“Executives hardly realise the demand for anime,”

“Executives hardly realise the demand for anime,” says ‘Onyx Equinox’ creator Sofia Alexander

Sofía Alexander is a rising star of Mexican anmation. Born in Quintana Roo, she is the creator, illustrator and executive producer of Onyx Equinox, anime streamer Crunchyroll’s first original series that launched in 2020. She is serving as a jury member for the main features competition at Annecy.

She began her career in the US, moving to Los Angeles after studying at Savannah College of Art and Design. She first worked as a storyboard artist for Hasbro Studios’ Stretch Armstrong And The Flex Fighters and a storyboard revisionist for Cartoon Network’s reboot of The Powerpuff Girls. Alexander then spent time as a concept artist for Disney Imagineering, the company’s theme park design and technology arm.

Onyx Equinox is based on the legends of Mesoamerica, featuring gods from Aztec, Maya and Zapotec mythologies. It follows a young boy on an epic journey to save mankind from the deities.

How does Onyx Equinox differ from your work as a storyboard artist?

In 2018 Crunchyroll gave me the opportunity to do Onyx and I started a completely different career that I had never considered. Suddenly I was working as a showrunner, producing, helping to develop ideas…As a storyboard artist, I was told how everything was going to be. The most important thing I learned is to have faith in others and not to feel overwhelmed because I cannot be everywhere. Though it’s my baby, it’s my story… my ideas are not always going to be the best, are they? Teamwork was undoubtedly the greatest challenge and the greatest learning.

What has been most pleasing about Onyx’s success?

Onyx came out in the middle of the pandemic so, unlike many showrunners, I didn’t have the opportunity to go to conferences to meet the fans, to present the show and see what the audience liked or what the reception really was. It all happened when Crunchyroll was something close to an indie animation studio, before its acquisition by Sony Pictures. I haven’t really been aware of Onyx’s success until recently. It made me feel extremely happy because this show is a love letter to Mexico. Especially considering that most of our stories in cinema are told by foreigners. I wanted something 100% told by Mexico.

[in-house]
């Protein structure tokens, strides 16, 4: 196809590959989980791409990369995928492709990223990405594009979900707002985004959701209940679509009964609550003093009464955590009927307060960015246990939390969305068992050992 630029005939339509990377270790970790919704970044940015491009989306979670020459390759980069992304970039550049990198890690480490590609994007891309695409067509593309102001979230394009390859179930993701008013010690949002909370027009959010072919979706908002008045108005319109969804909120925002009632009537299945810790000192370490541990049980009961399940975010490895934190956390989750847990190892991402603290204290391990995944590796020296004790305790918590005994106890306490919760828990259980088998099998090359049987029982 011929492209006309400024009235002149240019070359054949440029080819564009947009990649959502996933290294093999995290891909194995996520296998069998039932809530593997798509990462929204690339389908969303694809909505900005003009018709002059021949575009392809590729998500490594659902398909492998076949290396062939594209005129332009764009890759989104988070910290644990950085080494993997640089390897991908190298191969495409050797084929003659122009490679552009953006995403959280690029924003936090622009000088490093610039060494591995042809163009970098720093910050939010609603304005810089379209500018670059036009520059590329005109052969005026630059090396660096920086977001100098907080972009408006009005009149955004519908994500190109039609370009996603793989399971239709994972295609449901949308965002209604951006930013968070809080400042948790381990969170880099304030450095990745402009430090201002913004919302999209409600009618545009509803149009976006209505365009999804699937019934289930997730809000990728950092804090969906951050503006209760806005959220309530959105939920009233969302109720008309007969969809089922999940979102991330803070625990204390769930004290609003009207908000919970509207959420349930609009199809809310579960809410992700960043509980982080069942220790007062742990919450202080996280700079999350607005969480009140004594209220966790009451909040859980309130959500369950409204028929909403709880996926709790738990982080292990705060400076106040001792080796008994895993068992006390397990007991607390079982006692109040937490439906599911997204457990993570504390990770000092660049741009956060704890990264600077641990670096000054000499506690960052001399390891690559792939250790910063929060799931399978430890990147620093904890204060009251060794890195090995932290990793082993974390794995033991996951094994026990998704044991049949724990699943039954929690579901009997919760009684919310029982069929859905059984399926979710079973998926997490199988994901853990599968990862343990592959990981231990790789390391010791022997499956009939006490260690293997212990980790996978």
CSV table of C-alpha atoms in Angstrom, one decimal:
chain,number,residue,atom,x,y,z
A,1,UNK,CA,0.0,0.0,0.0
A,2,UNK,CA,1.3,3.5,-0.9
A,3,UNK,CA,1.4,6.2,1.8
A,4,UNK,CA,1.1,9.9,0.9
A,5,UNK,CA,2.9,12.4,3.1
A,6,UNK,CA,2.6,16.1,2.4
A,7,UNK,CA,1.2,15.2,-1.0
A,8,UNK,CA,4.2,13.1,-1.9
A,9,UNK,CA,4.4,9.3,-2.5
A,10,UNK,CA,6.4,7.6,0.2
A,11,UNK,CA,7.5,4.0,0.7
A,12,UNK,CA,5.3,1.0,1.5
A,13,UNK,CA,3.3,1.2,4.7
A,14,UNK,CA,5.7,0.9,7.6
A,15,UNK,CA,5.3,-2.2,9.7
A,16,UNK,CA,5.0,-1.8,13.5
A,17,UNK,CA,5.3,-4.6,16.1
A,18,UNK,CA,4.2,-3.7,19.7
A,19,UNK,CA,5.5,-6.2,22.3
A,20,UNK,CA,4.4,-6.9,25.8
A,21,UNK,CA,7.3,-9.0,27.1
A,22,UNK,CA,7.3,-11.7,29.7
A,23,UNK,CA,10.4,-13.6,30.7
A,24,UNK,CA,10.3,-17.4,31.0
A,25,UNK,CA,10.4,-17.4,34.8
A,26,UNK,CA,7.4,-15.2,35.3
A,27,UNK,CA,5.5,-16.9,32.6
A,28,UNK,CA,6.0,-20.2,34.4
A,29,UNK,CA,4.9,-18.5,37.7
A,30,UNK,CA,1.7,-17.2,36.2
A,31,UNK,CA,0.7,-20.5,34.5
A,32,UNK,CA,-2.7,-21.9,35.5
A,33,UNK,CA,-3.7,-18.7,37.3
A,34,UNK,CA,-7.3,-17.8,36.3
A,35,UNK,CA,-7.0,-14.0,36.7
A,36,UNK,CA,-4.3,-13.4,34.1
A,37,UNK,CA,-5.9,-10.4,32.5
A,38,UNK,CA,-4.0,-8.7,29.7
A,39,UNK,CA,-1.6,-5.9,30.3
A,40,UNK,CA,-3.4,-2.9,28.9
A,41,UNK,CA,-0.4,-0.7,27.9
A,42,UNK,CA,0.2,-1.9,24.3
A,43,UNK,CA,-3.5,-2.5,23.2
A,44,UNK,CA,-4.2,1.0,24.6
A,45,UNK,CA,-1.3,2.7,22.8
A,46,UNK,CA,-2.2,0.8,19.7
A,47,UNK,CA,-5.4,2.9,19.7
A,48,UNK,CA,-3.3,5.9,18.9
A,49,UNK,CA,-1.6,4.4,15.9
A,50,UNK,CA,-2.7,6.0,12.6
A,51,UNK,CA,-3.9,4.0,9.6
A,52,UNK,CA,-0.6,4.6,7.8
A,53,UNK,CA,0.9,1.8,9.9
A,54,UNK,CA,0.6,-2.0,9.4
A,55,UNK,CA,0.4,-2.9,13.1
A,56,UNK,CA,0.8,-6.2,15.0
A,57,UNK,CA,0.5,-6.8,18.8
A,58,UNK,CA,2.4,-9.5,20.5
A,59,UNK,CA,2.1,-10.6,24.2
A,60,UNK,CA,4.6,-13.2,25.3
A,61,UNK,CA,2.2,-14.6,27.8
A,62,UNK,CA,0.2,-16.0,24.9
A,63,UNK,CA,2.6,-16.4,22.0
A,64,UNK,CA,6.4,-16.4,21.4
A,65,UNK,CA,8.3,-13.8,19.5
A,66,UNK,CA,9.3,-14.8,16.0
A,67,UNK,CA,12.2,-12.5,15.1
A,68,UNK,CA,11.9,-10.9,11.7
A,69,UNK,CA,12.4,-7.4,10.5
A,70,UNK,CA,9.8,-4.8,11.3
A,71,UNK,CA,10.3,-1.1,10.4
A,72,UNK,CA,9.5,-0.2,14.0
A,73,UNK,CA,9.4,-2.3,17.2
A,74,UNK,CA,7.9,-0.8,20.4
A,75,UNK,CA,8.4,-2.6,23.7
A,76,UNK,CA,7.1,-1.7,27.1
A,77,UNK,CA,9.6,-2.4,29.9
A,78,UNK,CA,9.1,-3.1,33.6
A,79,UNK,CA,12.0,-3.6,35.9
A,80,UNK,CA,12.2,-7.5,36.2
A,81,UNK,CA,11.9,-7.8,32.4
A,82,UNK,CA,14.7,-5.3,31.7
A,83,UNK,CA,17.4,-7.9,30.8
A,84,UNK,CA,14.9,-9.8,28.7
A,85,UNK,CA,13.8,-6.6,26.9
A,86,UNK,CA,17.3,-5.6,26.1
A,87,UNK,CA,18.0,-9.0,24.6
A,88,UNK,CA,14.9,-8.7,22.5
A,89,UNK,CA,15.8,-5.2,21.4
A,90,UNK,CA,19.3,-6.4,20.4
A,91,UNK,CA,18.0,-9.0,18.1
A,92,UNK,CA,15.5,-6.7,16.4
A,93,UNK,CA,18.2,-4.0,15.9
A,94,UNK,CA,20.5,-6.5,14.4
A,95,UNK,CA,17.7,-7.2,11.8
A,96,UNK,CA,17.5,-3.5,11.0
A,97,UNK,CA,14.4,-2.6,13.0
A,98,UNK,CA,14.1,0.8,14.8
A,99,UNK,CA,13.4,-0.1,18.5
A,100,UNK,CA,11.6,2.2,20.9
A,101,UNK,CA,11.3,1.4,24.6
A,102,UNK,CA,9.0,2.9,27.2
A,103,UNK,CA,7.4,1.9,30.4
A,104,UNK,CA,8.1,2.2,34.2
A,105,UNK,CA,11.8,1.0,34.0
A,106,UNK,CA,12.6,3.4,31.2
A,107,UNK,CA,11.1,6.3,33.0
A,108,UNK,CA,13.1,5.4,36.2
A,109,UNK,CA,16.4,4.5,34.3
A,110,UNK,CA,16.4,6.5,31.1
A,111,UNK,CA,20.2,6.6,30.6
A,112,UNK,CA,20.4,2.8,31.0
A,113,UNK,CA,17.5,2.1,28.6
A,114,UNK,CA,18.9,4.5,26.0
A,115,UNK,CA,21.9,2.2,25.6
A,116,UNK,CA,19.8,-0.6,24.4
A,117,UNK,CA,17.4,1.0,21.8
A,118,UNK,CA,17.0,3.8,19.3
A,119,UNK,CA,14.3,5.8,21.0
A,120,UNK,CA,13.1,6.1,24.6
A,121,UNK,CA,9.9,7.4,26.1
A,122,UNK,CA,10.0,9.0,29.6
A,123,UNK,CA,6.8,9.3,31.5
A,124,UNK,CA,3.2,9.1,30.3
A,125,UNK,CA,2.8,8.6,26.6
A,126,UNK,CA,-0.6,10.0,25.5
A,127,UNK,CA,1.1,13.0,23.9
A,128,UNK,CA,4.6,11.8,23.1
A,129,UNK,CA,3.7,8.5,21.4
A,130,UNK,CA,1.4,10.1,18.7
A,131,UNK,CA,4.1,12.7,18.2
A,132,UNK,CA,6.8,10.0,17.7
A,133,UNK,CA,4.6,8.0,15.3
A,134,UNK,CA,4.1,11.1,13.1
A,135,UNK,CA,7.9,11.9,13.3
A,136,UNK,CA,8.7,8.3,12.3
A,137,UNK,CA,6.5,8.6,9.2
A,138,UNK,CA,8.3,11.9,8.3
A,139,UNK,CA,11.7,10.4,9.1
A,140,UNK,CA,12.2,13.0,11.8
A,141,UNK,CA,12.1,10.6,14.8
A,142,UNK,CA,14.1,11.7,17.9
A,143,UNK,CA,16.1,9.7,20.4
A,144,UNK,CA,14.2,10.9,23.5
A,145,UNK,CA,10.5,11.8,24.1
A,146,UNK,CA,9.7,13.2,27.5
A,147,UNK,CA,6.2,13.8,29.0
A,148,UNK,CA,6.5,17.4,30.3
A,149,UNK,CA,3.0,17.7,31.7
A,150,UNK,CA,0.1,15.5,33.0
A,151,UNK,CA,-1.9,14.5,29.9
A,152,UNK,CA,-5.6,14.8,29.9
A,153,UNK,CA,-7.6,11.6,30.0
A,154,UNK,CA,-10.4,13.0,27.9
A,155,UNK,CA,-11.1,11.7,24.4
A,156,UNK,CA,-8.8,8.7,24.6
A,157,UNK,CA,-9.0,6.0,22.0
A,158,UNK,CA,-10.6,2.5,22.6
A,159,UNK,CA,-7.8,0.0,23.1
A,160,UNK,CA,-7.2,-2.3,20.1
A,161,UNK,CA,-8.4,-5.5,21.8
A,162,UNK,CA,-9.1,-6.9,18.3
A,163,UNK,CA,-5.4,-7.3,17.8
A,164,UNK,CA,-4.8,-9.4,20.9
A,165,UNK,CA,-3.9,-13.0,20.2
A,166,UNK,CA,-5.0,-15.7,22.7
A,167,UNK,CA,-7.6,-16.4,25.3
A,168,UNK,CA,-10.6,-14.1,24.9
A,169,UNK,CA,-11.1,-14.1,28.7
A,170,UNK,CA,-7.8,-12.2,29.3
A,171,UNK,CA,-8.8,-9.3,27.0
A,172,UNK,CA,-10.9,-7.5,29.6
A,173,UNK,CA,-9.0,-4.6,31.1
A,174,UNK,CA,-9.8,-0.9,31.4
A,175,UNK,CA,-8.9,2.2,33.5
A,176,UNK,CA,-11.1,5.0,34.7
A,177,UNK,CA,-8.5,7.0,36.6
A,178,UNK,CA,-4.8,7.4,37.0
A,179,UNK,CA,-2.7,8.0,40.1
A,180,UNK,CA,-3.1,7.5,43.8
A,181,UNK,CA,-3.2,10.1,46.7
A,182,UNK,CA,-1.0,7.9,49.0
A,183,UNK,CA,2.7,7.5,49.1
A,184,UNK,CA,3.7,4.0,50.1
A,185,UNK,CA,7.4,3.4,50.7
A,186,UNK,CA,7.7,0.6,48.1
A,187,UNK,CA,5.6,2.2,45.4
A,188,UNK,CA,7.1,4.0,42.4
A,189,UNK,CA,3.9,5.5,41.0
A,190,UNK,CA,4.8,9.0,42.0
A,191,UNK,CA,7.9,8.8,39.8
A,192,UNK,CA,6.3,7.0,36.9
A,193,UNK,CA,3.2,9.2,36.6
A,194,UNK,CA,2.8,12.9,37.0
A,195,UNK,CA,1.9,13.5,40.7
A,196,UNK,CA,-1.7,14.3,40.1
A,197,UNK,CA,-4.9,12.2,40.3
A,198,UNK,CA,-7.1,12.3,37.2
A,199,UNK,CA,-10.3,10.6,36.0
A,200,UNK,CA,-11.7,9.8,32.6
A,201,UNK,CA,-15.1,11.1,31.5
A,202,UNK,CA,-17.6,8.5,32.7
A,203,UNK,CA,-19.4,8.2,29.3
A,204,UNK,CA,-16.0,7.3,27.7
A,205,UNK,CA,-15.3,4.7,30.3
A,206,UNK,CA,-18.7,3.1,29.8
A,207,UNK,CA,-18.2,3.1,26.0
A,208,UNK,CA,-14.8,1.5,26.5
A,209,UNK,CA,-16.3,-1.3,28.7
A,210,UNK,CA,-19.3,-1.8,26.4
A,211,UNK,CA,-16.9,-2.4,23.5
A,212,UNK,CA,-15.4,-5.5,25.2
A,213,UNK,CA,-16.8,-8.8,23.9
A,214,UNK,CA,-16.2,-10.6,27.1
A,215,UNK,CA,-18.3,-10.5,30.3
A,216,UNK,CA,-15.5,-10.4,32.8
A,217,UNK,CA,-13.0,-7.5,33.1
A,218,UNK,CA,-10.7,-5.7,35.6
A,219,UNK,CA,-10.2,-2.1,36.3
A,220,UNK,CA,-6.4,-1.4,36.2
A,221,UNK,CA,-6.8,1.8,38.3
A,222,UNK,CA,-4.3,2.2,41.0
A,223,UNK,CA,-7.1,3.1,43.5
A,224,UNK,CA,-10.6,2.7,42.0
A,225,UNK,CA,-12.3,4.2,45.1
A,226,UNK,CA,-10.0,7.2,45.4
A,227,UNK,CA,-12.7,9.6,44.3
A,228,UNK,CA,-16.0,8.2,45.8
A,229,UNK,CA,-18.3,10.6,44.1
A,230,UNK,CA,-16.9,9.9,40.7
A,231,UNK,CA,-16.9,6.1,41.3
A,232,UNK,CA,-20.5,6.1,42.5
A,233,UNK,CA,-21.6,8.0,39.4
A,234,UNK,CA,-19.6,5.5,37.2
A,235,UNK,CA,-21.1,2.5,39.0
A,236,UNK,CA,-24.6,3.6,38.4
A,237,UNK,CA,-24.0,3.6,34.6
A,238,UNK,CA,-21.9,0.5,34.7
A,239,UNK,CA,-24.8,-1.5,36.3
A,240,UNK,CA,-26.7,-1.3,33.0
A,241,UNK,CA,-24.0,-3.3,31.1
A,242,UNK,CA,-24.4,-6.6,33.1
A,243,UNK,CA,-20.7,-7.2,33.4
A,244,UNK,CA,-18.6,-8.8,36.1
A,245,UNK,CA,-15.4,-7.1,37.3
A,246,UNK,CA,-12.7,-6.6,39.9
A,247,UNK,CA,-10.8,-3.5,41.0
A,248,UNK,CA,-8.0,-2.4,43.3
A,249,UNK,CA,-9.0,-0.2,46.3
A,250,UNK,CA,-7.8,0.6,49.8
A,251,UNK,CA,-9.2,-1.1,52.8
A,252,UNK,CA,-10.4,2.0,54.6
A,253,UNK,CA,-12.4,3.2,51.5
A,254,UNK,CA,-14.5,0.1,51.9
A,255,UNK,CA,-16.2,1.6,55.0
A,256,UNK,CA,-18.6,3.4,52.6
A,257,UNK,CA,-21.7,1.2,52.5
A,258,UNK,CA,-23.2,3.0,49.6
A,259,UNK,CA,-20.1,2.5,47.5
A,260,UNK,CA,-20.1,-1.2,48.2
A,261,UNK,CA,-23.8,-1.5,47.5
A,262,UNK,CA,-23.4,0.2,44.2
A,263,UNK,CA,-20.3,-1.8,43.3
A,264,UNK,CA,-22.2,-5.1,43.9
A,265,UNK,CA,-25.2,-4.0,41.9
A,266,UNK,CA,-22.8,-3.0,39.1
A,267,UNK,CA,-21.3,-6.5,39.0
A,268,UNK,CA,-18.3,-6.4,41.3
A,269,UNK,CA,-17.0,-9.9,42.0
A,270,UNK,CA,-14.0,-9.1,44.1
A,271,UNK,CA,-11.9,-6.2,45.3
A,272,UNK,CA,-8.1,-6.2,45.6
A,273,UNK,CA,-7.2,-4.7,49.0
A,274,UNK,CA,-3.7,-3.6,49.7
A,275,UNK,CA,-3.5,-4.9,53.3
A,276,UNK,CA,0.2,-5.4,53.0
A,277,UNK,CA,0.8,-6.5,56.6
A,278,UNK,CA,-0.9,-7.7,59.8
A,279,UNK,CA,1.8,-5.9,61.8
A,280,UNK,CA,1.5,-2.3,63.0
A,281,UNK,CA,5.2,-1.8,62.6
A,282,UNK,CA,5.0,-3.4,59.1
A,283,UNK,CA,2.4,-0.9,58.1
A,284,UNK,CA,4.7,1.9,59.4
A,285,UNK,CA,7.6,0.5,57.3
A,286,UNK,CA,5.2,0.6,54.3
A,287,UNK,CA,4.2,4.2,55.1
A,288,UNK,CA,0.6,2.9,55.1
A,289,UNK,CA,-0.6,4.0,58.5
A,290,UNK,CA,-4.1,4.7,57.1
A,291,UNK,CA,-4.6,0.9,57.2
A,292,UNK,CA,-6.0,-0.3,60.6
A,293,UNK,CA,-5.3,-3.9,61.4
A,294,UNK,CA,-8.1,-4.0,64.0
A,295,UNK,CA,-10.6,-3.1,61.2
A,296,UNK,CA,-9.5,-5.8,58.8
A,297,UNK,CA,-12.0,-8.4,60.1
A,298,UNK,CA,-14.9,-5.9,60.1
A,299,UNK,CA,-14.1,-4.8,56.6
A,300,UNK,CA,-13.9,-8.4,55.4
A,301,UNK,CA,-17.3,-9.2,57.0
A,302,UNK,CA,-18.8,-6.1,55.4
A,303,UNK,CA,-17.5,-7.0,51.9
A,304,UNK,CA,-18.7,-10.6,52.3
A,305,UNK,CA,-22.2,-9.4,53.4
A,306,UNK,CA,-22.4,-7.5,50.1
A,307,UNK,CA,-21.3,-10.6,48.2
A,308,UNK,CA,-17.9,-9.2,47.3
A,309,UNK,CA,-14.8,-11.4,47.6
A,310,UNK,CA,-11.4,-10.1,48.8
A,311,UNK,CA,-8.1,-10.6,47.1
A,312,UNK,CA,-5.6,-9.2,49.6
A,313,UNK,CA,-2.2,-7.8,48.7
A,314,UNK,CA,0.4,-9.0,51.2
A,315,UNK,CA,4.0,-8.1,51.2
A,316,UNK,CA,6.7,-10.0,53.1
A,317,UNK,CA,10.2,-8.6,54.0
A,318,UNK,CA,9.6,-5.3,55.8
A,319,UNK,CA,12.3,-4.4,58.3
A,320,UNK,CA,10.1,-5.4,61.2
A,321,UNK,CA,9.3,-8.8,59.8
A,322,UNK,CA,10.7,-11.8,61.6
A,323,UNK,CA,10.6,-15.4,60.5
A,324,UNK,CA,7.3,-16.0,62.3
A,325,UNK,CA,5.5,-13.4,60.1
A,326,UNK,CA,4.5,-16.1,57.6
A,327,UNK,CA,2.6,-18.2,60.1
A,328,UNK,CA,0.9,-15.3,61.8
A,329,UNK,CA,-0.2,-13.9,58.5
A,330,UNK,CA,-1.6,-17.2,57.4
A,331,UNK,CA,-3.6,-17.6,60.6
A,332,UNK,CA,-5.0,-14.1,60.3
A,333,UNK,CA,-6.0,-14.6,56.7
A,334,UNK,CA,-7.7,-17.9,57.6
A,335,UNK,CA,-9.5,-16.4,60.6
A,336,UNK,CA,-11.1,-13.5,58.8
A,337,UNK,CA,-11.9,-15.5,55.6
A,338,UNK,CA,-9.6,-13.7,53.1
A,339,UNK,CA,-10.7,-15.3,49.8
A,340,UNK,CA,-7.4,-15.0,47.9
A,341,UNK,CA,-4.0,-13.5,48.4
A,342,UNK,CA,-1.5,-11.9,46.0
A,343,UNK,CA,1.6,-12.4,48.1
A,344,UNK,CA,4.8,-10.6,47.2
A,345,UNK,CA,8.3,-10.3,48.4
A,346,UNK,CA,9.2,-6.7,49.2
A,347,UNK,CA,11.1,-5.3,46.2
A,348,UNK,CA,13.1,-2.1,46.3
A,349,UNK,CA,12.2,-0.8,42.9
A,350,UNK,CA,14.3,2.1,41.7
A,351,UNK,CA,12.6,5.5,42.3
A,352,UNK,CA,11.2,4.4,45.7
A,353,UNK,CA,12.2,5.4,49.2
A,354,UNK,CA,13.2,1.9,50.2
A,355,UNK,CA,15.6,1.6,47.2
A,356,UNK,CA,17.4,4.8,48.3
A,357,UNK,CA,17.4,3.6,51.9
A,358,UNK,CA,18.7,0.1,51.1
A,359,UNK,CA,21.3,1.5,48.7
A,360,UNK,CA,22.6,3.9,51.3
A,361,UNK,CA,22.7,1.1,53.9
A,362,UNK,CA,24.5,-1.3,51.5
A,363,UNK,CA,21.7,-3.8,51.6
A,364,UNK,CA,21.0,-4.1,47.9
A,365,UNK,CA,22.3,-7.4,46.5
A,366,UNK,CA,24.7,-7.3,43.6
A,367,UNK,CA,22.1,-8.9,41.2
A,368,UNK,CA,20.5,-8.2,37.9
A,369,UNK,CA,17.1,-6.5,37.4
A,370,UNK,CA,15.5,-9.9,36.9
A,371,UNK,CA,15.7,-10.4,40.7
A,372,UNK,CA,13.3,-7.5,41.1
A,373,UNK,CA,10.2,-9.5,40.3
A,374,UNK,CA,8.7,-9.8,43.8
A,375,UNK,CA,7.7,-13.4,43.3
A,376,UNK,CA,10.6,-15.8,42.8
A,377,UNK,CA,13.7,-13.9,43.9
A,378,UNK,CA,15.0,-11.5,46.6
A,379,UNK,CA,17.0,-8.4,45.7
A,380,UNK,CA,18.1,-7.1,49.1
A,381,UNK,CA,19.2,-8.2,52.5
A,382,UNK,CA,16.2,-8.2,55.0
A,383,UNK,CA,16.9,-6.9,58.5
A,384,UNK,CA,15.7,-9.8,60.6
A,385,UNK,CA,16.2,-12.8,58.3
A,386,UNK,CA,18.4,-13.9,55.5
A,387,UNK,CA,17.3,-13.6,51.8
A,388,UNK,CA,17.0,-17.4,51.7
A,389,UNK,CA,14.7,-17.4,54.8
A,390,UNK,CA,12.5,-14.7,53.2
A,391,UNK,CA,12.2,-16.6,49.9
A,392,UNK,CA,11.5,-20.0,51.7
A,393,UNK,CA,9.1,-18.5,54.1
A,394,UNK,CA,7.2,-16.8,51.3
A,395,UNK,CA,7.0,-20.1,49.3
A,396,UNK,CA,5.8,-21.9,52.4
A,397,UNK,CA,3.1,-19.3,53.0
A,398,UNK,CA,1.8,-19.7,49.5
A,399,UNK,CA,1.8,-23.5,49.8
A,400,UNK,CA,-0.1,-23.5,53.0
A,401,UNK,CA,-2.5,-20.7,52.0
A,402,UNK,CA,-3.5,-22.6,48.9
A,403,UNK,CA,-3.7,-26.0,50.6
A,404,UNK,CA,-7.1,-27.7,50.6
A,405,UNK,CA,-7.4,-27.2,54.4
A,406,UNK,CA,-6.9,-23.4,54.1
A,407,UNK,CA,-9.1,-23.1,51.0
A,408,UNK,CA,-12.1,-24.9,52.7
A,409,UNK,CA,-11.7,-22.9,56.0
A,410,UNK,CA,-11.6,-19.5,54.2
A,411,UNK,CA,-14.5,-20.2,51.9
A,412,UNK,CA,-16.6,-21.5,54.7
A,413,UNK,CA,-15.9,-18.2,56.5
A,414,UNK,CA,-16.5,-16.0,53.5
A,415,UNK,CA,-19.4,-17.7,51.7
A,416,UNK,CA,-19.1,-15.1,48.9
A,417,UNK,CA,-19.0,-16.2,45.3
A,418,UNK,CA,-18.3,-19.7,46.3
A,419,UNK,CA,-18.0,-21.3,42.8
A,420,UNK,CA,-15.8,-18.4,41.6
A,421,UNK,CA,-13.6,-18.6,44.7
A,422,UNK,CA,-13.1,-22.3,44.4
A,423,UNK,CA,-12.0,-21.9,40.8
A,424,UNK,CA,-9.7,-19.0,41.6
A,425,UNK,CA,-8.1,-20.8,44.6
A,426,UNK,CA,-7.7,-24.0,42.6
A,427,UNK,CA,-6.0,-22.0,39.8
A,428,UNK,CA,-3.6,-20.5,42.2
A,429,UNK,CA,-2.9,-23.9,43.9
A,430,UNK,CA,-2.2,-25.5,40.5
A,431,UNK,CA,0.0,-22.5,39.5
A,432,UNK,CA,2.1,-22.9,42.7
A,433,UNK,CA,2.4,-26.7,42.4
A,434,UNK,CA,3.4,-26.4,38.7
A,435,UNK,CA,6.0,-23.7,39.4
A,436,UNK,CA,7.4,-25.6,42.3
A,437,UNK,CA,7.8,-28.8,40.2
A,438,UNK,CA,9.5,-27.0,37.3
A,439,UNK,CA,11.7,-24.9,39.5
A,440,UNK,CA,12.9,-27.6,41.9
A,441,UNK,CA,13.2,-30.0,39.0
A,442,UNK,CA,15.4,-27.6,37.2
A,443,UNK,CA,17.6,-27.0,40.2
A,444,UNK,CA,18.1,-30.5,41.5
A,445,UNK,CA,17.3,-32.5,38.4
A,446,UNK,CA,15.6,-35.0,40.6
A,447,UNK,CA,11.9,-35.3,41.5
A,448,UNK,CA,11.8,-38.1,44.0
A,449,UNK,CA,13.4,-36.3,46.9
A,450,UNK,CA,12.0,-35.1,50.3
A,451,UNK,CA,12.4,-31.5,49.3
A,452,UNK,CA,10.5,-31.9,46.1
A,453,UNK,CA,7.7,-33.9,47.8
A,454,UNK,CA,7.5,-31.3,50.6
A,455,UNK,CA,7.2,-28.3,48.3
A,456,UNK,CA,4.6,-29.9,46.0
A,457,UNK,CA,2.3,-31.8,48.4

As a creator, do you have the feeling that adult animation is growing?

In Europe, there is more experimental and artistic animation. This is barely seen in the US. It is quite difficult for that to change in the US because the formula that exists -family animation cinema- is the only one to exist for the majority and is the one that has been consumed by audiences for more than 60 years. However, signs of change began to appear with Castlevania and Blood Of Zeus. I think these shows really helped to expand diversity. And I think they also helped Onyx to have a chance to be made.

In Annecy,  anime is no longer just Japanese. An African anime, Mfinda, is in the Mifa Pitches, and France’s Mars Express is a competition title.

People of my age grew up very exposed to anime, and anime has stories of all kinds and for all audiences, from very young children to people 60 or 70 years old who can see stories specifically for them. There’s a hunger for different stories. There’s a demand that executives hardly realise exists.

What are you working on now?

I’m working on a story, a series, which takes place in the middle of the 14th century Black Death plague. Despite this, it is also an idea for adults about hope.

Are you looking for international co-producers in Annecy?

Absolutely. I’m also taking advantage of it for networking. I’m not rushing to make a new production. I also like to work on other people’s stories, to help them produce, or direct, or make storyboards. I’m interested in continuing to develop as an artist.


Source :EMILIO MAYORGA/screendaily

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